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Niels Andersen, Professor
Chemistry
(206) 543-7099
andersen@chem.washington.edu
Faculty Website

Research Interests

Research in the Andersen group focuses on both the fundamental thermodynamics and structural features associated with biorecognition phenomena and practical applications in drug and protein design. The primary biophysical tools employed are spectroscopic: NMR determinations of polypeptide structure and dynamics, IR- and fluorescence-monitored T-jump kinetics for folding pathways, CD studies of the melting of secondary and tertiary structure. Drug design efforts are supported by NMR structural data for protein hormones and enzymes for key steps required for the viability of bacteria. Active programs in mutant protein over-expression, peptide synthesis, and combinatorial synthesis of small molecule inhibitor libraries support this effort. Illustrative projects are briefly outlined in the following paragraphs.

The earliest stages of protein folding are studied using a priori designed helices and beta hairpins with specific labeling patterns that allow the definition of the thermodynamics, kinetics, and pathways of structuring using NMR and T-jump methods. These studies have already determined the time scales of helix (200 ns) and hairpin (4 – 10 µs) formation and have established that helix formation, but not sheet formation, occurs too rapidly to contribute during the rapid hydrophobic collapse phase of protein folding. The mechanistic details of secondary structure formation are currently being addressed.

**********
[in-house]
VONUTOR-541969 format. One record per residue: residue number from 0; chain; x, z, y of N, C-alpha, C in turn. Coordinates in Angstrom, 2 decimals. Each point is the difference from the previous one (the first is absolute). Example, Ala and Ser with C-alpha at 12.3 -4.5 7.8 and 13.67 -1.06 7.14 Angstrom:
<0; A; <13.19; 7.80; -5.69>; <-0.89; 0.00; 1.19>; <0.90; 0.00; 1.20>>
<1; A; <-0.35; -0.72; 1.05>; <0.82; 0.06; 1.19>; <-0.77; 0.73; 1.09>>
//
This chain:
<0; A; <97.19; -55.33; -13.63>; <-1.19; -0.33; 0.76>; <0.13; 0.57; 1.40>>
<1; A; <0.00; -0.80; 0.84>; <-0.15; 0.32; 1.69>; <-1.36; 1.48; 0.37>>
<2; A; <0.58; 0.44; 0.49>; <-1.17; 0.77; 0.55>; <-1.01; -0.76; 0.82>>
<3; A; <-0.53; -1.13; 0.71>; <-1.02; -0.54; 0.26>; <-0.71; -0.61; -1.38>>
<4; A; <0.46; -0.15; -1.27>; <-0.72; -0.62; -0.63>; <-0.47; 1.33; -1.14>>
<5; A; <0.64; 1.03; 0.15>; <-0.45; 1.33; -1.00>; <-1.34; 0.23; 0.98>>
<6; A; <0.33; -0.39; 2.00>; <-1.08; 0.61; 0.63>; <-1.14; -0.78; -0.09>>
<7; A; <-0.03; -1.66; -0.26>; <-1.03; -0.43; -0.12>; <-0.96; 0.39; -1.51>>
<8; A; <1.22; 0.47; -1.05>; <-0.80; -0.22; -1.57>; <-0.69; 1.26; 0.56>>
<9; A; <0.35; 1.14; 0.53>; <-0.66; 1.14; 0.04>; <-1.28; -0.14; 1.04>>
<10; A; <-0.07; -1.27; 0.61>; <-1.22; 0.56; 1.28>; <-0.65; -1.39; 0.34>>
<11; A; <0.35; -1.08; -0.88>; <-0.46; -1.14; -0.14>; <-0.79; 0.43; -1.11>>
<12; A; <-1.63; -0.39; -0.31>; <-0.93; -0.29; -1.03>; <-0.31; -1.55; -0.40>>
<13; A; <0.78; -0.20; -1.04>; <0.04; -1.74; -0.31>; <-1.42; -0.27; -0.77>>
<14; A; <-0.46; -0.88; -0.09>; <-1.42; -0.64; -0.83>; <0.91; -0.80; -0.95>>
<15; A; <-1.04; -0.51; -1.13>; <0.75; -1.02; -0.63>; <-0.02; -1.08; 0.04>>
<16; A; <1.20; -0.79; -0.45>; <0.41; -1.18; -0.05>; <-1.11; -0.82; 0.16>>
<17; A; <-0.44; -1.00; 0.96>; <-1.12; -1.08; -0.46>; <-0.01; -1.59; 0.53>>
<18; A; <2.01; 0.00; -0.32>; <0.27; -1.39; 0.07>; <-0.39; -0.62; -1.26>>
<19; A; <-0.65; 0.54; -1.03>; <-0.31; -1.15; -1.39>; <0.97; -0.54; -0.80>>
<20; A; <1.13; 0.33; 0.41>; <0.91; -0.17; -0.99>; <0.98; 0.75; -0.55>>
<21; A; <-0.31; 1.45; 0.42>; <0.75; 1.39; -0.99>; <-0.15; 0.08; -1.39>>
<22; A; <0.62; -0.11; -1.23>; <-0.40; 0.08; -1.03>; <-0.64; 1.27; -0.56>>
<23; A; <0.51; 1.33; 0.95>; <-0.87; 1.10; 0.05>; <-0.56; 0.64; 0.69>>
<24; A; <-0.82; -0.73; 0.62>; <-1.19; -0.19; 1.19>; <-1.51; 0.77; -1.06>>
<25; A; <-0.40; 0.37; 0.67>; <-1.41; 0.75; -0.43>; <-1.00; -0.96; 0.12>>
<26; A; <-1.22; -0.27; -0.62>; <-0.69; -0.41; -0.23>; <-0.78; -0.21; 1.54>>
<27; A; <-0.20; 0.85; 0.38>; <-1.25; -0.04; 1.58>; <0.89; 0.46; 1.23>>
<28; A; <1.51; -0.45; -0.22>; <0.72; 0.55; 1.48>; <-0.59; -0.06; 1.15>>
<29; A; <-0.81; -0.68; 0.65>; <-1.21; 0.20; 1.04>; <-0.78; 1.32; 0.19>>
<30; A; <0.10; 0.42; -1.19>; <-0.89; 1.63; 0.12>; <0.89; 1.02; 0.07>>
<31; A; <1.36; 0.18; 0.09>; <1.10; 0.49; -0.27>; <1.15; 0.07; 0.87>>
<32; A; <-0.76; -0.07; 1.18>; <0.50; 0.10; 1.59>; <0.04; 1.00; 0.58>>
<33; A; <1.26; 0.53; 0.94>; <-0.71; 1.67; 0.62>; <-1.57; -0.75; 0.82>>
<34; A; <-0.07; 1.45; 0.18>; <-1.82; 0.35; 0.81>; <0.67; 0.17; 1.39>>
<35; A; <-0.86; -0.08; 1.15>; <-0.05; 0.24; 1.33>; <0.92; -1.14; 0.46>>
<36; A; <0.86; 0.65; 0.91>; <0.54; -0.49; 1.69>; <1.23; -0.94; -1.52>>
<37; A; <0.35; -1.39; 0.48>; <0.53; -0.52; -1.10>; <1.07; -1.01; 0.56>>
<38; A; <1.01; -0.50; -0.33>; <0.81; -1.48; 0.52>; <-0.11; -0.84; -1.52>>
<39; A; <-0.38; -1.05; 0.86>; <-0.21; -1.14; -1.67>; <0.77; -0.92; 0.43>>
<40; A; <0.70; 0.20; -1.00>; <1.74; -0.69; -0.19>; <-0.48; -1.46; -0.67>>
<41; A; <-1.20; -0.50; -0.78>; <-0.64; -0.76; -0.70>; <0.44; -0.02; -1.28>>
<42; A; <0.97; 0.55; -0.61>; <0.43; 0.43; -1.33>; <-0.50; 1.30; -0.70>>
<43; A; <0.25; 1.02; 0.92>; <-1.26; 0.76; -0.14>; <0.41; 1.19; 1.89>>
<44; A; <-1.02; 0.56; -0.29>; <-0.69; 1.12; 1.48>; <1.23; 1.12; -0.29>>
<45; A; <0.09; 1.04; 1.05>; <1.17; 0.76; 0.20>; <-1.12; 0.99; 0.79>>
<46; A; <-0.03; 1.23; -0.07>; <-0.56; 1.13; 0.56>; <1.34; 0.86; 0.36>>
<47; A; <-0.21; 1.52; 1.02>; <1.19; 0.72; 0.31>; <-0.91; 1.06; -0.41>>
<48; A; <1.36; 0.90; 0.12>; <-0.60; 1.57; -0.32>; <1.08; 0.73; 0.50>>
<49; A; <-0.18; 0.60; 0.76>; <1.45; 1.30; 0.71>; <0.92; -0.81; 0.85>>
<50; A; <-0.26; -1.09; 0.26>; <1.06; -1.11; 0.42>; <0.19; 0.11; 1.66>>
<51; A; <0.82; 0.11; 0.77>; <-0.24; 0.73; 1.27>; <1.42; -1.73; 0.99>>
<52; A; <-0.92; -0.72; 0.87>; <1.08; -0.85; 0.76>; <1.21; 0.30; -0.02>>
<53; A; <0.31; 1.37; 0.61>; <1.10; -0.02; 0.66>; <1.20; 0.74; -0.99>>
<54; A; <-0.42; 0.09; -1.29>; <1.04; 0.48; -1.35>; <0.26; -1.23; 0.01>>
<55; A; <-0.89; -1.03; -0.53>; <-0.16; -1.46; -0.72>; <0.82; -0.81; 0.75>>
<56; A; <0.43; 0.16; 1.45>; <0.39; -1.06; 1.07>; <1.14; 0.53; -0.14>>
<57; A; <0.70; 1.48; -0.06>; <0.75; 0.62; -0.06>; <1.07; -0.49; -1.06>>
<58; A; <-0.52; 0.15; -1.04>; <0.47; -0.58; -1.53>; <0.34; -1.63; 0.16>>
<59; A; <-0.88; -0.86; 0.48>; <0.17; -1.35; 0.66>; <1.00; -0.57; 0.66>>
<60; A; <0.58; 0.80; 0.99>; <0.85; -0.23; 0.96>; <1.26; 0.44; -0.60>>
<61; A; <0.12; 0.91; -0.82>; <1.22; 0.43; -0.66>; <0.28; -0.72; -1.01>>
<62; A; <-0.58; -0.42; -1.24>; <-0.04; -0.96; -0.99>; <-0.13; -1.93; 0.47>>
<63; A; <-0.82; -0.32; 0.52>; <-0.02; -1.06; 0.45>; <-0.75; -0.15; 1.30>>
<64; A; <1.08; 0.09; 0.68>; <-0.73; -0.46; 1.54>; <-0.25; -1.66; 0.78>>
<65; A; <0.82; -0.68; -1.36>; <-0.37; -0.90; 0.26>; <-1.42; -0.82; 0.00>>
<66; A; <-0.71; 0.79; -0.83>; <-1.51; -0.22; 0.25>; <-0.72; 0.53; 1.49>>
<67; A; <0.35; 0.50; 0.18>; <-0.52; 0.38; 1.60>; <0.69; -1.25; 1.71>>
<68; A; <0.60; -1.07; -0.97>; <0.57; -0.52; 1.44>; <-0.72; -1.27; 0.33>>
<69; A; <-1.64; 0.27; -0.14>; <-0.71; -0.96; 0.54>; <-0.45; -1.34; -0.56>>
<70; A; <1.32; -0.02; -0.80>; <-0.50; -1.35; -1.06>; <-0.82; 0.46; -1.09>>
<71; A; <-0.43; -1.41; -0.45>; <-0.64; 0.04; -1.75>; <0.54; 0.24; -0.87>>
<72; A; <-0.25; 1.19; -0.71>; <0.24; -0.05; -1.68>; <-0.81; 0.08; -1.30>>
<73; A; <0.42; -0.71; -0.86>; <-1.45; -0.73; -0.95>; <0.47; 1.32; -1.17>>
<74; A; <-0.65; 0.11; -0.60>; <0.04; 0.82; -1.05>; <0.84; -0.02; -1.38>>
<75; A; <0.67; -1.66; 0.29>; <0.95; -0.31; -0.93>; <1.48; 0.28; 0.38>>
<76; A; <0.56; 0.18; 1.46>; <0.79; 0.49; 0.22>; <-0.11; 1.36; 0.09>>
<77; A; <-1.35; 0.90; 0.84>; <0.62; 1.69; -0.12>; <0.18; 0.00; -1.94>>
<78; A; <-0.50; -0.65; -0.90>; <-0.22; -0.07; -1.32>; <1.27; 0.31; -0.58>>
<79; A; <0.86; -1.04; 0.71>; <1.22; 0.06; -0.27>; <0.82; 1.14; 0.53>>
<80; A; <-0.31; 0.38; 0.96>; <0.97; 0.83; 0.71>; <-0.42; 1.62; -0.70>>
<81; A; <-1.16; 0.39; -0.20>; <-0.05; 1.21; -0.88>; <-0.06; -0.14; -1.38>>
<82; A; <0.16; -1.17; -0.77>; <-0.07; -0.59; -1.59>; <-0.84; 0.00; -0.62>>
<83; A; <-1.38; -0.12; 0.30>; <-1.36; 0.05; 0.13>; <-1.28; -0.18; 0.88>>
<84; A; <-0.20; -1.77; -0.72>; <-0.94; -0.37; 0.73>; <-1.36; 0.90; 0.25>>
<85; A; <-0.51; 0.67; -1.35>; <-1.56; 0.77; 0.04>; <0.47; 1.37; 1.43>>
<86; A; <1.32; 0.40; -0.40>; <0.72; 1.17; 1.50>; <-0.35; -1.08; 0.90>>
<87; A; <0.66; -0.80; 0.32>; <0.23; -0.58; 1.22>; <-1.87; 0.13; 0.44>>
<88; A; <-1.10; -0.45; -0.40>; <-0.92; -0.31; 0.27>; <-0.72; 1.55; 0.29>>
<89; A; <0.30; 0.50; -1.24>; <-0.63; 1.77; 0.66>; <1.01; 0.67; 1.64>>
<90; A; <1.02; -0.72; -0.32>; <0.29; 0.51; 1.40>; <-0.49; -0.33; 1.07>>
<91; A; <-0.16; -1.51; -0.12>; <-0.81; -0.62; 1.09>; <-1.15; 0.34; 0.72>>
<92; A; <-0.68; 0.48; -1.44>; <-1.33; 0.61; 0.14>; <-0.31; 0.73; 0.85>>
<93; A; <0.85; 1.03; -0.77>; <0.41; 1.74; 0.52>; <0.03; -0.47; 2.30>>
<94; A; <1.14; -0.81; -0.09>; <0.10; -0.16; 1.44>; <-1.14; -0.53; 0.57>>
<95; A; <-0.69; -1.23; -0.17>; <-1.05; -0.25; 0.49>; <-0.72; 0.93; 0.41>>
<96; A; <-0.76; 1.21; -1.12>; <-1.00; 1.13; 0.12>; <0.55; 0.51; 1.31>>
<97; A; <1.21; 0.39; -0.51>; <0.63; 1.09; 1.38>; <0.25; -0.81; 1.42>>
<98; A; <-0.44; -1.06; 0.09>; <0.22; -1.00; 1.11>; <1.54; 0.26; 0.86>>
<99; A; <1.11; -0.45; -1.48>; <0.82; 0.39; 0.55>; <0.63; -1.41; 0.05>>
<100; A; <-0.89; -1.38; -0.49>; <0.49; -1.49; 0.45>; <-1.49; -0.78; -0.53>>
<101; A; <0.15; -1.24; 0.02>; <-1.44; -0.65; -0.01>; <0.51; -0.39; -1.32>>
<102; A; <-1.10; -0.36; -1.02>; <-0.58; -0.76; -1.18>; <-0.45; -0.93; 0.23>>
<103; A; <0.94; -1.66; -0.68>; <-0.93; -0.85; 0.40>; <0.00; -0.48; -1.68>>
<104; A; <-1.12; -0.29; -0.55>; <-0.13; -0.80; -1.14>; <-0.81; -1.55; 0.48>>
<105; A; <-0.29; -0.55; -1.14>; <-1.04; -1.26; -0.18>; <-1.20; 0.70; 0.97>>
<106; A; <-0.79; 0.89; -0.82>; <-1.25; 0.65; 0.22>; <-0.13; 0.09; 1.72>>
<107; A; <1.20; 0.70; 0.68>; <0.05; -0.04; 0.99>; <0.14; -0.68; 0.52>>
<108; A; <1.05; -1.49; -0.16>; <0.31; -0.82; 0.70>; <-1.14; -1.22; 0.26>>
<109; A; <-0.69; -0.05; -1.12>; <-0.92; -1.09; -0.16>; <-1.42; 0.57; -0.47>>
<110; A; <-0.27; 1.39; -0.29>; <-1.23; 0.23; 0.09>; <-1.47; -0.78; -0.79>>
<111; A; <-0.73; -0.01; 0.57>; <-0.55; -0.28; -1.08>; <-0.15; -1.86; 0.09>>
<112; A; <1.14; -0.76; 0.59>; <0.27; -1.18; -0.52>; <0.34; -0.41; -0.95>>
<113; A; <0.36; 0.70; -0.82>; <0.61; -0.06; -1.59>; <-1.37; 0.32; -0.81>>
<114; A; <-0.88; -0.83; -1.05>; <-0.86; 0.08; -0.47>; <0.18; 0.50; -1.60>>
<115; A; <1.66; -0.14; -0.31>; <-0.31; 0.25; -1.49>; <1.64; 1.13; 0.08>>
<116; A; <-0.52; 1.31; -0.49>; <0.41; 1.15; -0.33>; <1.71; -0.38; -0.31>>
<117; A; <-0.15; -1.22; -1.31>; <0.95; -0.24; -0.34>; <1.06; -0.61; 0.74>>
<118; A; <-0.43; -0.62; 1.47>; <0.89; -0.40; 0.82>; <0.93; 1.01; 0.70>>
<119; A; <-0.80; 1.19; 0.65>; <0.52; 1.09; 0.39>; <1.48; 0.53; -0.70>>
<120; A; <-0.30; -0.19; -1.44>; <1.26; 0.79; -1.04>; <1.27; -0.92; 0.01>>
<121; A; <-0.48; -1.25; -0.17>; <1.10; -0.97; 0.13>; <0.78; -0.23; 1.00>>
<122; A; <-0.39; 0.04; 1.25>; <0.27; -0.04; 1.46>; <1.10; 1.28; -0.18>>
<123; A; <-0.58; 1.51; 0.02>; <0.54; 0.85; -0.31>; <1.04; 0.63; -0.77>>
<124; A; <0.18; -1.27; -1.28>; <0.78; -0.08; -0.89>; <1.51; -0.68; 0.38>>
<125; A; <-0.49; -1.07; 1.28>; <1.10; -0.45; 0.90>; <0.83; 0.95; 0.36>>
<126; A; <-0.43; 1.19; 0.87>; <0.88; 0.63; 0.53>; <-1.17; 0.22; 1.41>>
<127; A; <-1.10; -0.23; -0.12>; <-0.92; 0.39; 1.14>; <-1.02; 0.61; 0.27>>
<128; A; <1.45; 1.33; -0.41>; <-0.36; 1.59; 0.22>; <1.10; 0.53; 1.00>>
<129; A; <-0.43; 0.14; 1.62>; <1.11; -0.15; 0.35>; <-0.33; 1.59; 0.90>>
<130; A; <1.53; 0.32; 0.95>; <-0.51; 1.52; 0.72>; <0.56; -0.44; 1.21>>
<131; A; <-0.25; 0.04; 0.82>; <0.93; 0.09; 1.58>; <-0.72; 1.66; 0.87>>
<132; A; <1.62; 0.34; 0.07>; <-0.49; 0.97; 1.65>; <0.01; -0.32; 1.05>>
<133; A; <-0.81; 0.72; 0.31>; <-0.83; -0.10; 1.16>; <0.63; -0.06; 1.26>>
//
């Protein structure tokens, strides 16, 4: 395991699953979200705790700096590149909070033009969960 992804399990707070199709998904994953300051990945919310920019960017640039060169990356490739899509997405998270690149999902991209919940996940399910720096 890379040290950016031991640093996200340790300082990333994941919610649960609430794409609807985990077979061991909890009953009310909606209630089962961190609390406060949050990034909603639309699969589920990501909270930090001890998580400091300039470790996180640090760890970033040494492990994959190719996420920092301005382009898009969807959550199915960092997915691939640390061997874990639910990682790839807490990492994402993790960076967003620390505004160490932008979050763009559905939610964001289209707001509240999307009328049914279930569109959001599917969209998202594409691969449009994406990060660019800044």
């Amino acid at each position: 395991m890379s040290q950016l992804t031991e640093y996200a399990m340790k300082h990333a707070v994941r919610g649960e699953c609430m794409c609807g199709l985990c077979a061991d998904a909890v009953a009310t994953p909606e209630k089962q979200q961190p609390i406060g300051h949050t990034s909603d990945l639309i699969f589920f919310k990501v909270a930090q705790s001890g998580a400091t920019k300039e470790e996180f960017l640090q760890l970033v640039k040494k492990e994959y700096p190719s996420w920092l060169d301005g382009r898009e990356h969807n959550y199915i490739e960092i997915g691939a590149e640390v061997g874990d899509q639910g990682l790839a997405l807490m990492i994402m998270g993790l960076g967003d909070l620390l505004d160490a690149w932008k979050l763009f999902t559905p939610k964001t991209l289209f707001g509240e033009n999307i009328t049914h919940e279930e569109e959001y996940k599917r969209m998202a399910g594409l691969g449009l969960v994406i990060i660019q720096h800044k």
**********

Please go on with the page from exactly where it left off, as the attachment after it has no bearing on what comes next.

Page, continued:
‘Minimalist’ proteins (< 25 residues) that display the diagnostic folding features of much larger native proteins are being designed. These systems should provide an atom-level understanding of the factors that yield stable protein folds and are small enough to allow for computational simulations that can be experimentally tested. To date, fully cooperative folding driven by the hydrophobic effect has been realized with systems as small as 18 residues and fully folded systems with protected amide and hydroxyl protons as small as 8 residues have been designed.

The minimalist protein constructs also provide scaffolds for pharmacophore display for drug discovery. They have significant advantages over random peptide libraries in that the three dimensional display of the binding moieties is certain due to the defined fold. Recent studies have established that designed hairpin bearing aromatic sidechains can inhibit amyloid fibril formation, a key step in many “protein folding diseases”

Potent, selective inhibitors of the LpxC enzyme of Pseudomonas aeruginosa (and other gram negative pathogens) are viewed as a potential medicinals for treating resistant hospital acquired infections and the common infections in the lungs of cystic fibrosis patients. Very potent lead compounds have been prepared using combi-synthesis libraries with design optimization based on bioassays and fluorine NMR assays of the relative affinities of leads to the native enzyme.

 

   

© UW Biological Physics, Structure and Design 2013